“Inspiring Imps”: programme evaluation of a football intervention targeting mentally ill health services users through a professional football club

Henderson, Robert and Williams, Jason and Hill, Emily and Bennett, Lauren and Evans, Adam (2011) “Inspiring Imps”: programme evaluation of a football intervention targeting mentally ill health services users through a professional football club. In: BASES Student Conference 2011, 12 - 13 April 2011, University of Chester.

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“Inspiring Imps”: Programme Evaluation of a football intervention targeting mental ill health services users through a professional Football Club.
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Abstract

The Active People survey (2010) shows that only 6.5% of disabled individuals participate in sport and exercise 3 times per week, compared with 16.5% of able bodied adults in the UK. Individuals with recognised disabilities have long been excluded from mainstream society. Particularly in sport, disability athletes can be afforded minority status and are treated as such (Nixon, 2000: In Handbook of Sports Studies, edited by J. Coakley and E. Dunning. London: Sage). This stigmatisation can be particularly acute among participants with diagnosed mental or psychological disabilities. Previous research concluded that sport can have positive psychological and social benefits, including improved well-being, motivation and social confidence (Crone and Guy, 2008: International Journal of Mental Health Nursing. 17, 197-207.).
The aim of the present study was to investigate the feasibility of a 6 week exercise programme targeting mental ill health service users aged 16+. A weekly 2 hour session of football was introduced to promote health and wellbeing in the target group. Partners included county Football Association and a professional football club. The project enhanced local partnerships and partnerships with other professional football clubs. The key remaining aim is to ensure a sustainable “legacy” is achieved to ensure the continuation delivery of the project.
The feasibility of the present study will be assessed using programme evaluation. Programme evaluation uses programme theory to produce a structured framework for assessment of the project (Rossi et al 2004; Evaluation: A systematic Approach. London, Sage). This allows a clear and logical progression from planning to implementation. Participant attrition rates and attendance records will be collected. These data will be supplemented with semi-structured interviews with participants and project stakeholders to assess programme development. The expected overall project outcome is to produce shared learning practice on similar interventions nationwide.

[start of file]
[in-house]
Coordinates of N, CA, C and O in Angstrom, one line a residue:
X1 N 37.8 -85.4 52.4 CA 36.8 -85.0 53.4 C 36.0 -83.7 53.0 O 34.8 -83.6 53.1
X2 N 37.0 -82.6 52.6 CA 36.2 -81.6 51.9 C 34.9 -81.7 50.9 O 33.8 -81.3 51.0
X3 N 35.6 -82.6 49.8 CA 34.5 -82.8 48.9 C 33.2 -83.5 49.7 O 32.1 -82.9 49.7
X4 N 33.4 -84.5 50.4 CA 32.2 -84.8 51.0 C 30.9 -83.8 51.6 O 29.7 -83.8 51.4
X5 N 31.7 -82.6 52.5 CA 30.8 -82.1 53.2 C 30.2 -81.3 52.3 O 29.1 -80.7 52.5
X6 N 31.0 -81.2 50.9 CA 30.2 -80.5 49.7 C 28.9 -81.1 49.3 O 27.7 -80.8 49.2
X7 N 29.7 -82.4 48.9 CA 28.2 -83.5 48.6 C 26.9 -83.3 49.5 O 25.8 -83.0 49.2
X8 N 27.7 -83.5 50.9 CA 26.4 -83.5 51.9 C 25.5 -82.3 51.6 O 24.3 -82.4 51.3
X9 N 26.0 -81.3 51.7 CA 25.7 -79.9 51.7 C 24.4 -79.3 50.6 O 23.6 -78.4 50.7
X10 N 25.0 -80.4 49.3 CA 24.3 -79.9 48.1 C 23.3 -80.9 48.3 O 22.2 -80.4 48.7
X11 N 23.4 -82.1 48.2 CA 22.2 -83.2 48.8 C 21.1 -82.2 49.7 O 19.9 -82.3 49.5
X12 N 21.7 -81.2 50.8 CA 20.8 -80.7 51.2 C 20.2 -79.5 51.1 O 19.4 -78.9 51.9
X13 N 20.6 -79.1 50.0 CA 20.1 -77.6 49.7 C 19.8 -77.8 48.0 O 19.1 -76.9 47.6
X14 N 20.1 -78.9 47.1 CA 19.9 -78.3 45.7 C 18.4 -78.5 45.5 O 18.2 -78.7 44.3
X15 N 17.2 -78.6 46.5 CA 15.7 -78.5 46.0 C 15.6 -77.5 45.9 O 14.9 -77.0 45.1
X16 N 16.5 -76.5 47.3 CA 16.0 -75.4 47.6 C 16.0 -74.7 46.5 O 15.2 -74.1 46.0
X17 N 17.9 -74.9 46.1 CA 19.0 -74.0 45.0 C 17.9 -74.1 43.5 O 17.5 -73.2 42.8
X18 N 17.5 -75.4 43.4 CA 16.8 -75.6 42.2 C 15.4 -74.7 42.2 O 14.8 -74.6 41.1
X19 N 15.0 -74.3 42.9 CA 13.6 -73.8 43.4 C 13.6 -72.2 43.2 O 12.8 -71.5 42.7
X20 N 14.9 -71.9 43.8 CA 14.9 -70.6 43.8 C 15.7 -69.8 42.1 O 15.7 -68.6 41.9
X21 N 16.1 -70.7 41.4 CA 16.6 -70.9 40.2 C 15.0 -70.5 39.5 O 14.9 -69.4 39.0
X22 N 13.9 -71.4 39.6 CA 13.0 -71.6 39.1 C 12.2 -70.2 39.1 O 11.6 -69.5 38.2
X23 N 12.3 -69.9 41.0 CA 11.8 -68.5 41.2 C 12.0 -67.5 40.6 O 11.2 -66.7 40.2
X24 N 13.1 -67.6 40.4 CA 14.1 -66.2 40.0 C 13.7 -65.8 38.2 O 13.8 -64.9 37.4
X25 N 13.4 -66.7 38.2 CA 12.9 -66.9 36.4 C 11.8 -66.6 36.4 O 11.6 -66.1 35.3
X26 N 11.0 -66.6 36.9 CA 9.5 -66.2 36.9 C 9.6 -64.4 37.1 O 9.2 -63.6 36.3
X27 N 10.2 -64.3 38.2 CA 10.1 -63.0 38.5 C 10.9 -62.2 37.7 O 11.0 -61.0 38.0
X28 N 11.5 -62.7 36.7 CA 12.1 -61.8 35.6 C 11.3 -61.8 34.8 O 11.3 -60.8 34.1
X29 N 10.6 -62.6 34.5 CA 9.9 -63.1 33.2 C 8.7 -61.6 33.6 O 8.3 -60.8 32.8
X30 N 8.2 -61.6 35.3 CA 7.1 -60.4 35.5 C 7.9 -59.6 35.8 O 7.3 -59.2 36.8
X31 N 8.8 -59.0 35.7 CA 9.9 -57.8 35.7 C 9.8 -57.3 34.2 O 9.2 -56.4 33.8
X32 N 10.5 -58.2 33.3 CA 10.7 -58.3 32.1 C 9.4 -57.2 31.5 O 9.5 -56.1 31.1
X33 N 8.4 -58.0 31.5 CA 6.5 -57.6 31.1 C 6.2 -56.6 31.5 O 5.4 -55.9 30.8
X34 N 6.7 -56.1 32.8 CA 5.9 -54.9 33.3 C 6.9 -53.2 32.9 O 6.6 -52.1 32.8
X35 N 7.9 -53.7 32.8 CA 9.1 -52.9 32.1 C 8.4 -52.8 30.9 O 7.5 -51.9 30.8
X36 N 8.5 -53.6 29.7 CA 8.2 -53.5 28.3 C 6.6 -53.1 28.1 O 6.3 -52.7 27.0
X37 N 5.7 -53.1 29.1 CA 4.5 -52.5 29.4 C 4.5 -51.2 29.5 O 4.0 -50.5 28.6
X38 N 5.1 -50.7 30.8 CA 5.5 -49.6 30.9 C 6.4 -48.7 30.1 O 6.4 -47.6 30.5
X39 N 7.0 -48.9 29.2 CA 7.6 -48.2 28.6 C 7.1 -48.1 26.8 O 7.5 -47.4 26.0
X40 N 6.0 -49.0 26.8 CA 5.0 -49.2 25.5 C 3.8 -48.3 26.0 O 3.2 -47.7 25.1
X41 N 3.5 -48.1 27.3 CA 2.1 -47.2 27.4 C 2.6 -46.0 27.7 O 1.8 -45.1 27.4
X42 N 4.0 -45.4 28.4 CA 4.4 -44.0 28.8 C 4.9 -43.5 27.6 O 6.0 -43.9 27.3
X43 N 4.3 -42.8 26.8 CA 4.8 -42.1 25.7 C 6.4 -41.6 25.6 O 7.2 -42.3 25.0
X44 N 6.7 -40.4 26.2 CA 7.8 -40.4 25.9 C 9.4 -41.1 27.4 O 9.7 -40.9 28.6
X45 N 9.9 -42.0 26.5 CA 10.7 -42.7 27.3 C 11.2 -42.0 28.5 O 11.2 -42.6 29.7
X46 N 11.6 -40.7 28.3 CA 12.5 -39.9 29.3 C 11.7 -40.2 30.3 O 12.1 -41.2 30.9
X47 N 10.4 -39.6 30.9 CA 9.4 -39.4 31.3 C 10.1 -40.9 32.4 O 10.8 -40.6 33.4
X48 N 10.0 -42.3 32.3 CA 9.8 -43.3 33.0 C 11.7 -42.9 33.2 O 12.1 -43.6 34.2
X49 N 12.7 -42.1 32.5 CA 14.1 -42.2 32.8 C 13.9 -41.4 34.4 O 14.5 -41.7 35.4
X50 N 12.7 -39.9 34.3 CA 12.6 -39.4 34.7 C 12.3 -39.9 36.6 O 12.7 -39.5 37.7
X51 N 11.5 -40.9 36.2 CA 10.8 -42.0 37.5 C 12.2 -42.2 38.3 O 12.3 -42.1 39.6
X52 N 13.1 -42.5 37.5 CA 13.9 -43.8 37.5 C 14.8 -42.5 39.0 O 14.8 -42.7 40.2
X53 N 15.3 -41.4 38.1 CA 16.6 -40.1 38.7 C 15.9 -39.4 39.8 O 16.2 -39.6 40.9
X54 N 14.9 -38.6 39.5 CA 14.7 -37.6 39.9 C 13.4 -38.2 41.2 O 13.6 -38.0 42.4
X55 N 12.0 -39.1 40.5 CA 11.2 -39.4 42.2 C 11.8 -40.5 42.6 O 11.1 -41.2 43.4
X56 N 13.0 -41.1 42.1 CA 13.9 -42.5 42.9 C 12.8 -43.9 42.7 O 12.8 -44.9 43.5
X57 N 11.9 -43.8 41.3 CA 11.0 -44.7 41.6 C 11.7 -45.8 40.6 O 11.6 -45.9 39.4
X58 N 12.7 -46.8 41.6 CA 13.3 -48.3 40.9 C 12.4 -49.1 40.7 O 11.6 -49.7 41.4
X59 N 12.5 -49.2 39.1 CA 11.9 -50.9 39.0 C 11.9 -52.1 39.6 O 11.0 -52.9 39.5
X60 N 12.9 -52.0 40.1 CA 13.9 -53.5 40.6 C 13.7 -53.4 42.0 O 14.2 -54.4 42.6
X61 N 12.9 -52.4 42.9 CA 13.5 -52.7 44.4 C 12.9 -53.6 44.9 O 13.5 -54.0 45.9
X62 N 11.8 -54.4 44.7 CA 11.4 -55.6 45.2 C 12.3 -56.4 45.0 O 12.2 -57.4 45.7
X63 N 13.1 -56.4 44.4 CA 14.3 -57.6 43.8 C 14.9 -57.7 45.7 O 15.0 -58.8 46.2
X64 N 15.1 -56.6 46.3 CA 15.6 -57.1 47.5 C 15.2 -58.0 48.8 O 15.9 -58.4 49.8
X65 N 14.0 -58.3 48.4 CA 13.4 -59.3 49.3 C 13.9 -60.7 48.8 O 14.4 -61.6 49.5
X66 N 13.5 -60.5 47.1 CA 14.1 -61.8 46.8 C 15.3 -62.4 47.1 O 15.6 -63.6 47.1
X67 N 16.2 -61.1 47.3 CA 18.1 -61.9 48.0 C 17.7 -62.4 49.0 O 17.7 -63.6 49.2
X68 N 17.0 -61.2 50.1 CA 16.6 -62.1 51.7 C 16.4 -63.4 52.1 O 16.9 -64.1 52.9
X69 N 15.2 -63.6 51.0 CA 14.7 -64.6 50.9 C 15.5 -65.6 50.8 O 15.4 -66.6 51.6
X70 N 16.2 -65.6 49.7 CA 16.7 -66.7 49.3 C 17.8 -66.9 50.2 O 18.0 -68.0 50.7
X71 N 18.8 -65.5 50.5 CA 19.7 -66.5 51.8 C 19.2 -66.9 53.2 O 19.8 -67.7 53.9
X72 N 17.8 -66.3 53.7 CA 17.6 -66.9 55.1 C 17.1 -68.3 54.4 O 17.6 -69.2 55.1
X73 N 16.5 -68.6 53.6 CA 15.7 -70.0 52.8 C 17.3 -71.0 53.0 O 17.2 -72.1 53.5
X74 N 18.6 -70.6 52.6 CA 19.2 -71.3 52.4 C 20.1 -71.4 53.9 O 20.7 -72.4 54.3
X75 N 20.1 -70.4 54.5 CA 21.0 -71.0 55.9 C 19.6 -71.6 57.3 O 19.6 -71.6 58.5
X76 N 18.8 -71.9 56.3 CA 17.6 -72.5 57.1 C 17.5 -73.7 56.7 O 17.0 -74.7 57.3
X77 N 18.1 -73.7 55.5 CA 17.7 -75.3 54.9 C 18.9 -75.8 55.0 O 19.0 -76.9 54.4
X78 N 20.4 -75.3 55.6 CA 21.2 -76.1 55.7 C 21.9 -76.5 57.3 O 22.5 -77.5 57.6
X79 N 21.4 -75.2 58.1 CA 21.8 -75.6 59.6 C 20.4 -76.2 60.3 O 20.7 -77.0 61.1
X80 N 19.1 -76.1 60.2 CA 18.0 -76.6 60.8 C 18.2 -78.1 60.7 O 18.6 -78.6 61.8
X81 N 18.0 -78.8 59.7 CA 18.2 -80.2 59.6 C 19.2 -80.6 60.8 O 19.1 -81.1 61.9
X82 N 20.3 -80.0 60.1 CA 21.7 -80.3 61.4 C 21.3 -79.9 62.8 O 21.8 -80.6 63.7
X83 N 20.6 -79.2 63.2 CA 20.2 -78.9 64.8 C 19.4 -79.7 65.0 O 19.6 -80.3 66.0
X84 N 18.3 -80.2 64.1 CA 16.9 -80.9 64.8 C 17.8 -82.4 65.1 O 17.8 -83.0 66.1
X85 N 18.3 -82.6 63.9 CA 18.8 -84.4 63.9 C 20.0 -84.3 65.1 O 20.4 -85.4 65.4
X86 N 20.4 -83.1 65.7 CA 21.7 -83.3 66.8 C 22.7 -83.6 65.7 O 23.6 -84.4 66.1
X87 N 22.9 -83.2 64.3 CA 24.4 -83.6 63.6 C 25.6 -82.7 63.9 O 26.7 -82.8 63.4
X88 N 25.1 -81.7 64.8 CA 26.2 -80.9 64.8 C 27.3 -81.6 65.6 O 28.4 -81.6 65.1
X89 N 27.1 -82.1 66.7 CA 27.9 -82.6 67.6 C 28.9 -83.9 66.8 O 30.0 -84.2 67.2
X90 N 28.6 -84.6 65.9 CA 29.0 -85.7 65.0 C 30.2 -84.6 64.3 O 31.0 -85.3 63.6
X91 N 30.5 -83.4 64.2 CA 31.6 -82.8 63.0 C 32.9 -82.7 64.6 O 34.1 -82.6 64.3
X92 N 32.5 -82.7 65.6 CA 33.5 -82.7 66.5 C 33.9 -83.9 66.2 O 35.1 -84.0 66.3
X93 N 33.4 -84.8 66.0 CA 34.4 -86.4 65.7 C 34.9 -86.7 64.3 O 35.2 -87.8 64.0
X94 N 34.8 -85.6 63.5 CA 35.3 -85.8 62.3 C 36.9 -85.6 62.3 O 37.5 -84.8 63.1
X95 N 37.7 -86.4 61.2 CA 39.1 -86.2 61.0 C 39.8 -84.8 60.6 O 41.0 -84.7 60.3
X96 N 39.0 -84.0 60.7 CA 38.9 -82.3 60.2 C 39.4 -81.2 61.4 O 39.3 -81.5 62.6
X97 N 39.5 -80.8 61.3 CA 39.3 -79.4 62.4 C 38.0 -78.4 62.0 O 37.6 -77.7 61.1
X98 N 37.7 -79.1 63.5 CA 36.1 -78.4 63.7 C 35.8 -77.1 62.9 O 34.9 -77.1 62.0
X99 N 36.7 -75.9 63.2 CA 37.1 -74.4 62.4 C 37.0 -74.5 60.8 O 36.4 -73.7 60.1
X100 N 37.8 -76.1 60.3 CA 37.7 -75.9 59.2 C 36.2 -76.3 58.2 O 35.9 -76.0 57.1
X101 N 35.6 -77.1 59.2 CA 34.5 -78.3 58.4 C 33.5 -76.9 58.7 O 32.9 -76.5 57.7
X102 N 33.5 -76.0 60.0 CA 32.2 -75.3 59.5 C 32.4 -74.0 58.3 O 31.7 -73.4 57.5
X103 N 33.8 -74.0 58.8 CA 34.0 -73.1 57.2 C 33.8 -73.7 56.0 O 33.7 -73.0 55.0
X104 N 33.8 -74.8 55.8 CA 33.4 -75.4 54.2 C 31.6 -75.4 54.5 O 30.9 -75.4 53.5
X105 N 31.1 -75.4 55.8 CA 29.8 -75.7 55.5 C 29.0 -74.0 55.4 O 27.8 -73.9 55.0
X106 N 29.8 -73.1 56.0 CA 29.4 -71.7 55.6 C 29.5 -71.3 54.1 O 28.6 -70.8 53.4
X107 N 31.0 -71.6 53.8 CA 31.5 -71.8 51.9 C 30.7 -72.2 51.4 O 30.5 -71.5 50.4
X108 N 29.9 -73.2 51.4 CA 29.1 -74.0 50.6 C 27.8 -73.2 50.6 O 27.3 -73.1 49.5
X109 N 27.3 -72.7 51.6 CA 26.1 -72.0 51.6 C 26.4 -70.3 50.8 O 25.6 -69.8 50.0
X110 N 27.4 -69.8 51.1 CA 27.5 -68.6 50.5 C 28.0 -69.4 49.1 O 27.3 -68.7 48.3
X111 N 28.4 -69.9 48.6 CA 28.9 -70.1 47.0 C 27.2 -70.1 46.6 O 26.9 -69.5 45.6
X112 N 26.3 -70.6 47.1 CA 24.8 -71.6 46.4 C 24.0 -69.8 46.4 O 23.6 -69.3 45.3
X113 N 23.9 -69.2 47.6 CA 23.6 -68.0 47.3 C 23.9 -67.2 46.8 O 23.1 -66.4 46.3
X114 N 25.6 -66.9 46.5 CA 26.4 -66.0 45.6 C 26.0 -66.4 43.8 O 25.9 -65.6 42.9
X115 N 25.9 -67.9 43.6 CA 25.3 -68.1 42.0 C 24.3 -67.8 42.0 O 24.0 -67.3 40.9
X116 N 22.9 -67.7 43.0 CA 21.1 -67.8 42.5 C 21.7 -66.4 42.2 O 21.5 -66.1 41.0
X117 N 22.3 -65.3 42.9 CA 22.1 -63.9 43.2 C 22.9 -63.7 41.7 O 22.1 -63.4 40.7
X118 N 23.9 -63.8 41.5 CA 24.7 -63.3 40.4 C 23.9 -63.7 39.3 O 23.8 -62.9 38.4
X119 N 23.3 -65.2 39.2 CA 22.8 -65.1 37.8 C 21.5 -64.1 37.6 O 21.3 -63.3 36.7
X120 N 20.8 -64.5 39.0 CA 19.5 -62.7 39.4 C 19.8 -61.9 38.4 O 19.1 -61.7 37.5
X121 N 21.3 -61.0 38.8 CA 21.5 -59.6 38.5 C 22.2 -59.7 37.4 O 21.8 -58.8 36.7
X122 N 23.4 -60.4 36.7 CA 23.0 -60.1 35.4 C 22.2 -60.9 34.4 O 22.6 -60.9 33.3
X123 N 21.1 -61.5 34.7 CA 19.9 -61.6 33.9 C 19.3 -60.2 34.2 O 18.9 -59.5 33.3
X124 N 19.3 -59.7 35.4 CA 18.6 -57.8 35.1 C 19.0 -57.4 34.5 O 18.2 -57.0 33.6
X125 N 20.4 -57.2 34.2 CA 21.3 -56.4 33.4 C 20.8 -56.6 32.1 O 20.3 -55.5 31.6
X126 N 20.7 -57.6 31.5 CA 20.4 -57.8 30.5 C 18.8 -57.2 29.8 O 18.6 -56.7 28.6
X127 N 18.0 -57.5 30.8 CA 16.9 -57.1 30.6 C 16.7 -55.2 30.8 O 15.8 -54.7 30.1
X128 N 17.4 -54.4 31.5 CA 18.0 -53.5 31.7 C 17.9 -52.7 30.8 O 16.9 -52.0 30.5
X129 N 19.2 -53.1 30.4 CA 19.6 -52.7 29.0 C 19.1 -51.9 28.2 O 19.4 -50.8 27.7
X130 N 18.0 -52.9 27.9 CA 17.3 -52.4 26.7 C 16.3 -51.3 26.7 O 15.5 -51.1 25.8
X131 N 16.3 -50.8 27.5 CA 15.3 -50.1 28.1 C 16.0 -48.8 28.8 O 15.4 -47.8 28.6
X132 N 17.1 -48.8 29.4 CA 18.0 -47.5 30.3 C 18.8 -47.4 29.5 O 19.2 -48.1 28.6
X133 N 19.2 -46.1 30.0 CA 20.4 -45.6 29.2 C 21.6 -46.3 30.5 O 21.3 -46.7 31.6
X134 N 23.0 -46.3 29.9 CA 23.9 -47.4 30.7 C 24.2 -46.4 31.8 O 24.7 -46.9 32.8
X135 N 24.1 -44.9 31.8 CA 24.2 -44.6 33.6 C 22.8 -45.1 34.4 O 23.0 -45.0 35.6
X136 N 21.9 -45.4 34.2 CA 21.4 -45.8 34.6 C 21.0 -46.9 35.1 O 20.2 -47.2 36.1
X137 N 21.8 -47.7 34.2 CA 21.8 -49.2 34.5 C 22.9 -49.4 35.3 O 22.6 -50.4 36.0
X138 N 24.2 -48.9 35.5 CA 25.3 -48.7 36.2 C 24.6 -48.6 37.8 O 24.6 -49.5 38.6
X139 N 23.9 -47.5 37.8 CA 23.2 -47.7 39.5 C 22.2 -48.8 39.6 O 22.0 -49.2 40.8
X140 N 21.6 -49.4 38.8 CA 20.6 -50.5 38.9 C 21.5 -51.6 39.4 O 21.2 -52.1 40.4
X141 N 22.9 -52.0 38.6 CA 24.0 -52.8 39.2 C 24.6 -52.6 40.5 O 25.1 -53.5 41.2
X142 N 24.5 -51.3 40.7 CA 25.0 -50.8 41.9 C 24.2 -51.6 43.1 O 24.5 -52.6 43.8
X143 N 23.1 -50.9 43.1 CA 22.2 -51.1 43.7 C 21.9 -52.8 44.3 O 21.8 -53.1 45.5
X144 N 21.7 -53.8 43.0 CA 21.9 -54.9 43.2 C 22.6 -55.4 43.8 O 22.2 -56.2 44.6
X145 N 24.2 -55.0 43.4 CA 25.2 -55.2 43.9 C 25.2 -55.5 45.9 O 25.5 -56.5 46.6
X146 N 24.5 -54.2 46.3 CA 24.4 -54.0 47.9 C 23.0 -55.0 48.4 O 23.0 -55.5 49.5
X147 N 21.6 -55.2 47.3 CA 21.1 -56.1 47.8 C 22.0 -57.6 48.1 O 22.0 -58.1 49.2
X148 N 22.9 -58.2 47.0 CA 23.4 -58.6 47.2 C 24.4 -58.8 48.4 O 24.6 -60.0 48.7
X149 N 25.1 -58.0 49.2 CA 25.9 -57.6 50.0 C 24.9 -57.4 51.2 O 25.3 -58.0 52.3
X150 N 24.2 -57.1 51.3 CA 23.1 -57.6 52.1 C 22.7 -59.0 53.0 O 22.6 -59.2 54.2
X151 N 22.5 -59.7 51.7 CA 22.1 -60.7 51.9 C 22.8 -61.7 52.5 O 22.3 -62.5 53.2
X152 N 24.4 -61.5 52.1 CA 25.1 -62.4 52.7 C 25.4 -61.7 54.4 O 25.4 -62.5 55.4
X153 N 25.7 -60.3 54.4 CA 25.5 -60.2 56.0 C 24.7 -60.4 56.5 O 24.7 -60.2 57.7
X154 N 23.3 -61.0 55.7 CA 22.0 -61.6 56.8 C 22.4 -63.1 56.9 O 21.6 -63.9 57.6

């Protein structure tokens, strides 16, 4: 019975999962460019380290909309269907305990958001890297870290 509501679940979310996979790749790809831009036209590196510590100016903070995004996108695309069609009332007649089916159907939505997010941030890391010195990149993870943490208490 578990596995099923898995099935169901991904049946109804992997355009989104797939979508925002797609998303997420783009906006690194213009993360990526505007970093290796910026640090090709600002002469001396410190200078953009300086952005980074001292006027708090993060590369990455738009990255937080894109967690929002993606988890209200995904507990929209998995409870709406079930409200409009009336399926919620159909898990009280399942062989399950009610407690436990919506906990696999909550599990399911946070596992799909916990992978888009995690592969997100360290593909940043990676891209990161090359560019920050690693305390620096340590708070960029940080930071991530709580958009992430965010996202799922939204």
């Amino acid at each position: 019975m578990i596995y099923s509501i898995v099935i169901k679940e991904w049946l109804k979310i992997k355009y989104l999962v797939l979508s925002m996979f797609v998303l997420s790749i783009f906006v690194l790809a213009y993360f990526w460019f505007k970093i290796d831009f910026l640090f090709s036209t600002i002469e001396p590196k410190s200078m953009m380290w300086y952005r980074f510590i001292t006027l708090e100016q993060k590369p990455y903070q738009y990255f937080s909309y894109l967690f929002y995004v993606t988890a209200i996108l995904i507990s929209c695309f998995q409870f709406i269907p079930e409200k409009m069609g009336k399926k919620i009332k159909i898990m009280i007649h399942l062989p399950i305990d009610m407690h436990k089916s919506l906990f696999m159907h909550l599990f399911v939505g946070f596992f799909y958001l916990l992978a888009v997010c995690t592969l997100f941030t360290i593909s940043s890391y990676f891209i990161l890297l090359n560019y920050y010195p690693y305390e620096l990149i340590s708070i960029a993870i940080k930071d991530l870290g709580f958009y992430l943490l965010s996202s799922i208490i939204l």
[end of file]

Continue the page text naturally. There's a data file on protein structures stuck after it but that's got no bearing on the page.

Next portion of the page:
Item Type:Conference or Workshop Item (Presentation)
Additional Information:The Active People survey (2010) shows that only 6.5% of disabled individuals participate in sport and exercise 3 times per week, compared with 16.5% of able bodied adults in the UK. Individuals with recognised disabilities have long been excluded from mainstream society. Particularly in sport, disability athletes can be afforded minority status and are treated as such (Nixon, 2000: In Handbook of Sports Studies, edited by J. Coakley and E. Dunning. London: Sage). This stigmatisation can be particularly acute among participants with diagnosed mental or psychological disabilities. Previous research concluded that sport can have positive psychological and social benefits, including improved well-being, motivation and social confidence (Crone and Guy, 2008: International Journal of Mental Health Nursing. 17, 197-207.). The aim of the present study was to investigate the feasibility of a 6 week exercise programme targeting mental ill health service users aged 16+. A weekly 2 hour session of football was introduced to promote health and wellbeing in the target group. Partners included county Football Association and a professional football club. The project enhanced local partnerships and partnerships with other professional football clubs. The key remaining aim is to ensure a sustainable “legacy” is achieved to ensure the continuation delivery of the project. The feasibility of the present study will be assessed using programme evaluation. Programme evaluation uses programme theory to produce a structured framework for assessment of the project (Rossi et al 2004; Evaluation: A systematic Approach. London, Sage). This allows a clear and logical progression from planning to implementation. Participant attrition rates and attendance records will be collected. These data will be supplemented with semi-structured interviews with participants and project stakeholders to assess programme development. The expected overall project outcome is to produce shared learning practice on similar interventions nationwide.
Keywords:Mental Health, Football
Subjects:C Biological Sciences > C600 Sports Science
Divisions:College of Social Science > School of Sport and Exercise Science
ID Code:5990
Deposited By: Adam Evans
Deposited On:21 Jul 2012 11:49
Last Modified:13 Mar 2013 09:11

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